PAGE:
It's been a common outcry for Sixers fans this season: How are we losing games because of our vets? For the most part, our young guys played well enough to win in this one, even late: Dario Saric in particular had his best game of the season (27 and 8) and was absolutely brilliant down the stretch, keeping the Sixers in it offense, while Ben Simmons and T.J. McConnell made countless huge plays on both sides of the ball. But Bayless and Redick got big minutes late and they largely fumbled the game away for Philly. It's been very frustrating, especially when the Sixers don't have a ton of other options to turn to: Brown's only alternatives are to play our young guys unsustainably huge minutes or look to the very end of a not-that-deep bench for unlikely relief. 

Hopefully it won't have to be like this all season: Fultz's healthy return would undoubtedly help, as would at least one of Korkmaz and Timothe Luwawu-Cabarrot proving consistently playable. But in the meantime, it's Don't Trust Anyone Over 25, and it's on the Colangelos a little for spending so much money on veteran players who thusfar haven't been the reliable Know-How-to-Win fixtures to help our young guys reach their potential, but rather vets our prospects have to hope can just hold the line and not cost them a shot at securing the game themselves.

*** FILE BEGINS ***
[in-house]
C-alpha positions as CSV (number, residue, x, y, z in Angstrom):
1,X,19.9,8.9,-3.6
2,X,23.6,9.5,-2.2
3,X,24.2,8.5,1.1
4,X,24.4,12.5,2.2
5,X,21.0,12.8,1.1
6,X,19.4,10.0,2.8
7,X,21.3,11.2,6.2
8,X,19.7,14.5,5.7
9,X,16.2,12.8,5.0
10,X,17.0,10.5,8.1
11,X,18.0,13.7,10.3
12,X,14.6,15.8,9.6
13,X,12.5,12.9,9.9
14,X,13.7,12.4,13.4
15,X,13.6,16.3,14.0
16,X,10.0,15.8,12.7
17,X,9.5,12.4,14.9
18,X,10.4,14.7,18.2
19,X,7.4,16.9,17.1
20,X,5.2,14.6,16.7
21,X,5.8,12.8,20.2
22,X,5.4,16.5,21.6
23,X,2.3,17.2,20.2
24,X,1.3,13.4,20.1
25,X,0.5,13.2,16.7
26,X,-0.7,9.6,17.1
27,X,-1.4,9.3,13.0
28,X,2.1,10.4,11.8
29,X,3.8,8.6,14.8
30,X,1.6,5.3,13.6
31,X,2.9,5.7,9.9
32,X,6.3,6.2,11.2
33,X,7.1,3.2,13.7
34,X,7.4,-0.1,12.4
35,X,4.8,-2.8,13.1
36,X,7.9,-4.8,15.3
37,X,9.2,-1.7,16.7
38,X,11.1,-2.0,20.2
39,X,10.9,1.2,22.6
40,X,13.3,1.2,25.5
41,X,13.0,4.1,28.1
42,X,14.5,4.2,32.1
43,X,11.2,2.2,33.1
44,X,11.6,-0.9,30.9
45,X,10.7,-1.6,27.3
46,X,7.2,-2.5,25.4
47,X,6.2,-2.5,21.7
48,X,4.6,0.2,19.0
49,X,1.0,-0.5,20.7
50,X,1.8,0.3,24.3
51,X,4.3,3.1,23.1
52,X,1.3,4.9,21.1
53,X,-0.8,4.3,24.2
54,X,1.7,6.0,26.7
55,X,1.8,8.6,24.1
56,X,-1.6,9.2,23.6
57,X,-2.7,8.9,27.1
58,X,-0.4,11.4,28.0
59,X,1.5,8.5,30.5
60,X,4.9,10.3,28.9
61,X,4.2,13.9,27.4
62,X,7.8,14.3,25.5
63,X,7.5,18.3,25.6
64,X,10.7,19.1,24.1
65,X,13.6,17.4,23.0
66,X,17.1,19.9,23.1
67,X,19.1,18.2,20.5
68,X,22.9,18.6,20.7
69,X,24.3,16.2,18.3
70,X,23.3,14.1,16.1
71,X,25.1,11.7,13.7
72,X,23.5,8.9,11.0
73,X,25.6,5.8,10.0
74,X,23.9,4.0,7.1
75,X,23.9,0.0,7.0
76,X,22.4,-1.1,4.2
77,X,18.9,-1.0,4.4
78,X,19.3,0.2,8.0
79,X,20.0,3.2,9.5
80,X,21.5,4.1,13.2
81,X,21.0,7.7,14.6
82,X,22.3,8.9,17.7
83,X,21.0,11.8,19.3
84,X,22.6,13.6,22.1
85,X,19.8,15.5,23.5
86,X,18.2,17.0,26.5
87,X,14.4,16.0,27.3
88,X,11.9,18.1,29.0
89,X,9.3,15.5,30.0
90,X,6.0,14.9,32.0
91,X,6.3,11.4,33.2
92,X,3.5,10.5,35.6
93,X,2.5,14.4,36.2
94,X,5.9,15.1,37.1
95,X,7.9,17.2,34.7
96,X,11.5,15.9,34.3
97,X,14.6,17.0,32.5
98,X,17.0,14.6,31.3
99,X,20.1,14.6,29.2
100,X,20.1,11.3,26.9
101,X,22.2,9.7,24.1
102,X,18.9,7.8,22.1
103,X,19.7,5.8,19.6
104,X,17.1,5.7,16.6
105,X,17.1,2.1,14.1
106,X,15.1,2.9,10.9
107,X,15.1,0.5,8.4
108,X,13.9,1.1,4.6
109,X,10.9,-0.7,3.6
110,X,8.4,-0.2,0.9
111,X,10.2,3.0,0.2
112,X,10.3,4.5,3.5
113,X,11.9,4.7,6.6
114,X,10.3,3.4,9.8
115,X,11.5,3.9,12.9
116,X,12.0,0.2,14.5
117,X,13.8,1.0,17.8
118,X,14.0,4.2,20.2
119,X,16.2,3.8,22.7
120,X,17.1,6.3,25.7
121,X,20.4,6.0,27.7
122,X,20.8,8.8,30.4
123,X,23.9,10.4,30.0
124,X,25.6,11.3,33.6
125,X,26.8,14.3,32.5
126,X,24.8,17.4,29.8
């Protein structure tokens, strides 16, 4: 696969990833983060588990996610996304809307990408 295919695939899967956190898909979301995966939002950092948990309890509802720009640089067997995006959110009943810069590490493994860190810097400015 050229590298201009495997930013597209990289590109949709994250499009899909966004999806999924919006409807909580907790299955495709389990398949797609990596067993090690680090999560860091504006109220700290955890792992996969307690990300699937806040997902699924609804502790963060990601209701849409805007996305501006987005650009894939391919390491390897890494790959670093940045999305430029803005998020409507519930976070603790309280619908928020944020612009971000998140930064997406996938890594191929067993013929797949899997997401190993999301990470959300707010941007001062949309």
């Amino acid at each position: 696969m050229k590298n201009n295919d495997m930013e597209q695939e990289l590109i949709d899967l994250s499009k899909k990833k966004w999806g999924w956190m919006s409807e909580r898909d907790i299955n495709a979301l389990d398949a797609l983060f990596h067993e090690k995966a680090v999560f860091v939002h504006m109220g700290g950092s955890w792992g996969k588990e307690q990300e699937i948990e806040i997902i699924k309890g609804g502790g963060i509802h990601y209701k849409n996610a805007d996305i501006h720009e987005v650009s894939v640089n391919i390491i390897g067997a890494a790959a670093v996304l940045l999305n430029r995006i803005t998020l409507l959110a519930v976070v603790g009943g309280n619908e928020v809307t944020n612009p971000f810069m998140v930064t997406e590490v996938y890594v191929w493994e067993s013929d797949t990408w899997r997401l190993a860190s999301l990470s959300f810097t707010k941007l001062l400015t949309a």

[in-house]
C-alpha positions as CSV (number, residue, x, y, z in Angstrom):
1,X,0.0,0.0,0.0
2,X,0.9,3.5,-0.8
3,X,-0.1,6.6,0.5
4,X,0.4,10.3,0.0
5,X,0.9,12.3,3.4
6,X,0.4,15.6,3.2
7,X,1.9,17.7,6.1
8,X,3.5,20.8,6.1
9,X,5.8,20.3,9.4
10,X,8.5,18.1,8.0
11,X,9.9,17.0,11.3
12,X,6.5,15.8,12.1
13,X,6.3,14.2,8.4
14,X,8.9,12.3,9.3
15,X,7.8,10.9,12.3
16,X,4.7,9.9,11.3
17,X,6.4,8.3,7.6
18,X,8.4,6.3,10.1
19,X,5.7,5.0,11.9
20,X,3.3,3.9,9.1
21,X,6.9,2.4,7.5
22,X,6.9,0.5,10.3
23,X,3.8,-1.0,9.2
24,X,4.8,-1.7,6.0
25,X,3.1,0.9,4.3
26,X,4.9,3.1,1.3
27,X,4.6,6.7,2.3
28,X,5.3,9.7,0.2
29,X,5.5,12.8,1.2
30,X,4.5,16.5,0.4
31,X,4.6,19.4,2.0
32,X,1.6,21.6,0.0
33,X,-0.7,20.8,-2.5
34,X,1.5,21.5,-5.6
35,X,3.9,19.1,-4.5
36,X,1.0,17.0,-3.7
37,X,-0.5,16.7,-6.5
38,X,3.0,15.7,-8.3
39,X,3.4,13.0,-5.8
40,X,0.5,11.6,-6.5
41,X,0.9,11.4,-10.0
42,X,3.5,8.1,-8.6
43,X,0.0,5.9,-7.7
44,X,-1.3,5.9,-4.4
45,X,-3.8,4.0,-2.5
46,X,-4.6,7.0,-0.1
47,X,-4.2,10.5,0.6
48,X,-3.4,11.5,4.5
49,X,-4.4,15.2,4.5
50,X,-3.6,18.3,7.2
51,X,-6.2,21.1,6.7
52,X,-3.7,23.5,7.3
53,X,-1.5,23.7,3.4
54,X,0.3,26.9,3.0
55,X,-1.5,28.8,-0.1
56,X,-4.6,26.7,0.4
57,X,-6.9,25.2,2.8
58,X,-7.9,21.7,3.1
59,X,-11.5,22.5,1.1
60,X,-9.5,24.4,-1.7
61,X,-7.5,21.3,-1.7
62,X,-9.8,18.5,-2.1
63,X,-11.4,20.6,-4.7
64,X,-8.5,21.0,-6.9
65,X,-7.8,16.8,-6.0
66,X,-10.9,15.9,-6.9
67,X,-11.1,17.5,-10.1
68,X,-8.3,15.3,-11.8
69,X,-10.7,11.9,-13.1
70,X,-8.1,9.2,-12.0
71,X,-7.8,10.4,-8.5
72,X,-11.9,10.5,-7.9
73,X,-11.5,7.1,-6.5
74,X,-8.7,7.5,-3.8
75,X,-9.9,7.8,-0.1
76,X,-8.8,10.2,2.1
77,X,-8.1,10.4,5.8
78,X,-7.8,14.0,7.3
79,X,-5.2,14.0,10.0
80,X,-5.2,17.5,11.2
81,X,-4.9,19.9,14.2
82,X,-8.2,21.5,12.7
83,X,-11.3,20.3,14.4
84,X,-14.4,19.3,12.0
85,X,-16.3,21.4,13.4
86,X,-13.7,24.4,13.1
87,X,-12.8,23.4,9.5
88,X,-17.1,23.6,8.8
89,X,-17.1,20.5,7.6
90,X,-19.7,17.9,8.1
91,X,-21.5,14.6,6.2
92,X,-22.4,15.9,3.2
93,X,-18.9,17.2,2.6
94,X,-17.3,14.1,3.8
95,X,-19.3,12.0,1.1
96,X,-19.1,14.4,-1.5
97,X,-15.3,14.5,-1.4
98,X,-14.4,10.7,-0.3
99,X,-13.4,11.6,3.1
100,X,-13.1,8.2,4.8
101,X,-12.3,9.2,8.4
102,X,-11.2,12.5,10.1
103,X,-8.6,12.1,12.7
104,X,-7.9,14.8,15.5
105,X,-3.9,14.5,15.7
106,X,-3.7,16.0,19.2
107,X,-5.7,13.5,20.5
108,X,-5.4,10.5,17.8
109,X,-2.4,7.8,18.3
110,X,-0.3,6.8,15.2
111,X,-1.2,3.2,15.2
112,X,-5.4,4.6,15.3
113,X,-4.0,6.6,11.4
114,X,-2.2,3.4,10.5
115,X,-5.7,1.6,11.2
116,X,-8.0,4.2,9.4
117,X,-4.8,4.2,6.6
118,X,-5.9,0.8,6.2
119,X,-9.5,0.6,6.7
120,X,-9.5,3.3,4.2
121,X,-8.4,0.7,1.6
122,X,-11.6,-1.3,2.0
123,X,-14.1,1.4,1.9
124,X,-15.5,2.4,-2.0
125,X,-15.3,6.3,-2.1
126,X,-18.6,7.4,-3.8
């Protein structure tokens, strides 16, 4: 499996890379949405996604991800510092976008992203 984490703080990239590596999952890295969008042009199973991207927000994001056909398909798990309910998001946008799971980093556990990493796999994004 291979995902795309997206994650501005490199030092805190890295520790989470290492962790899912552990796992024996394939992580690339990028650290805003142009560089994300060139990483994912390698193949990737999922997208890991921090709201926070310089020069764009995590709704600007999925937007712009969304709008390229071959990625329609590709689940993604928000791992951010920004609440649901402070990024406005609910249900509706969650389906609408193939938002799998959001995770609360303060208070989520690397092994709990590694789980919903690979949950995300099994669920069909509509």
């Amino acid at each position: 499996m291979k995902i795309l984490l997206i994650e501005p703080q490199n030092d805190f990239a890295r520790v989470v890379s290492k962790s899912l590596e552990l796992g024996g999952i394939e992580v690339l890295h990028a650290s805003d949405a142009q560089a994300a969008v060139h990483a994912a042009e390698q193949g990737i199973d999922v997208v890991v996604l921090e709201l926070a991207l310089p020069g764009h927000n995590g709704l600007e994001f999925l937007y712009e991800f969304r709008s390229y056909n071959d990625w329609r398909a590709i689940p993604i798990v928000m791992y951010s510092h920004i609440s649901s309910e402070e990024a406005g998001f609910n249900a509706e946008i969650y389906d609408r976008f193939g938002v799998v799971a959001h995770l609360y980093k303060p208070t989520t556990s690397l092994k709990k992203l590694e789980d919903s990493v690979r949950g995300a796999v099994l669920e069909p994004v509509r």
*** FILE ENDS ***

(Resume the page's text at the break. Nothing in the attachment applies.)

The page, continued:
Mask-wearing pioneer Rip Hamilton has advice for Joel Embiid

Mask-wearing pioneer Rip Hamilton has advice for Joel Embiid

Detroit Pistons star Richard Hamilton wasn't the first player to wear a mask in the NBA but sometimes it feels like he was.

Newsweek caught up with Rip this week to talk about his mask-wearing days and to see if he had any words of wisdom for Joel Embiid. Hamilton first wore a mask for breaking his nose, but he continued to wear it for the remainder of his career.

Embiid made his first playoff appearance of his career last night in Miami while rocking a new mask complete with a custom visor to protect his eyes. It was clearly bothering him but he didn't let it dictate his play.

“It was difficult,” Embiid said of the mask. “But to me it wasn’t really about getting used to it because at the end of the day, no matter how much it bothers me, I’ve still got to be a basketball player."

Hamilton has famously said that he embraced the mask to the point of it becoming his "Batman cape" which allowed him to be more aggresive.